Felt sense is a concept that describes internal bodily awareness that arises from increased awareness, often as a result of psychotherapy.
What is a Felt Sense?
Philosopher Eugene Gendlin originally developed the concept of a felt sense, which functions as a connection between the mind and body. People experiencing a felt sense feel more in tune with their body and bodily processes, and often even feel as if they can feel themselves within their stomach or chest.
While a felt sense is partially emotional, Gendlin characterized the concept as a combination of emotion, awareness, intuitiveness, and embodiment. The felt sense is often unclear; people cannot specifically verbalize what they are feeling, but often describe it as a vague awareness of things ranging from old psychological traumas to burgeoning ideas.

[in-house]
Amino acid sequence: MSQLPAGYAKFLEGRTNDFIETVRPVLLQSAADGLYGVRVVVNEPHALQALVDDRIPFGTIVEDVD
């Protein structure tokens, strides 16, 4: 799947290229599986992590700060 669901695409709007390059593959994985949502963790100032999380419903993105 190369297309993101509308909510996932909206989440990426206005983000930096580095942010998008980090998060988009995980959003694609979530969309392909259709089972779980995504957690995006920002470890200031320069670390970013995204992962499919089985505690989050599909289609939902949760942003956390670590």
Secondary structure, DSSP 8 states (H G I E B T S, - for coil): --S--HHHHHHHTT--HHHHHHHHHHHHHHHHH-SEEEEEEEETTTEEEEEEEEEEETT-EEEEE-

Felt Sense and Mental Health
Gendlin argued that an increased awareness of a felt sense can emerge from psychotherapy, and several mental health professionals and new age practitioners have drawn upon his work in an attempt to increase bodily awareness and encourage people to trust their intuitions. The process of focusing is a formalized process that encourages people to increase their bodily awareness, leading to a felt sense. Practitioners argue that focusing can increase self-awareness and comfort within the body and may also work to help relax clients.
Focusing-oriented psychotherapists practice a therapeutic modality that draws heavily on the concept of the felt sense, and encourage their clients to engage in focusing both during and between psychotherapy sessions. These practitioners may also use journaling or drawing to encourage focusing and the establishment of a felt sense.
- Cornell, A. W. (n.d.). A felt sense. Know Buddhism. Retrieved from http://www.knowbuddhism.info/2009/02/about-felt-senses-ann-weiser-cornell.html
- Embodied situated cognition/The felt sense. (n.d.). Embodiment. Retrieved from http://www.embodiment.org.uk/topics/felt_sense.htm
- Katonah, D. G. (n.d.). Felt sense and cognitive function. Focusing.org. Retrieved from http://www.focusing.org/cognitive.html
Last Updated: 08-7-2015
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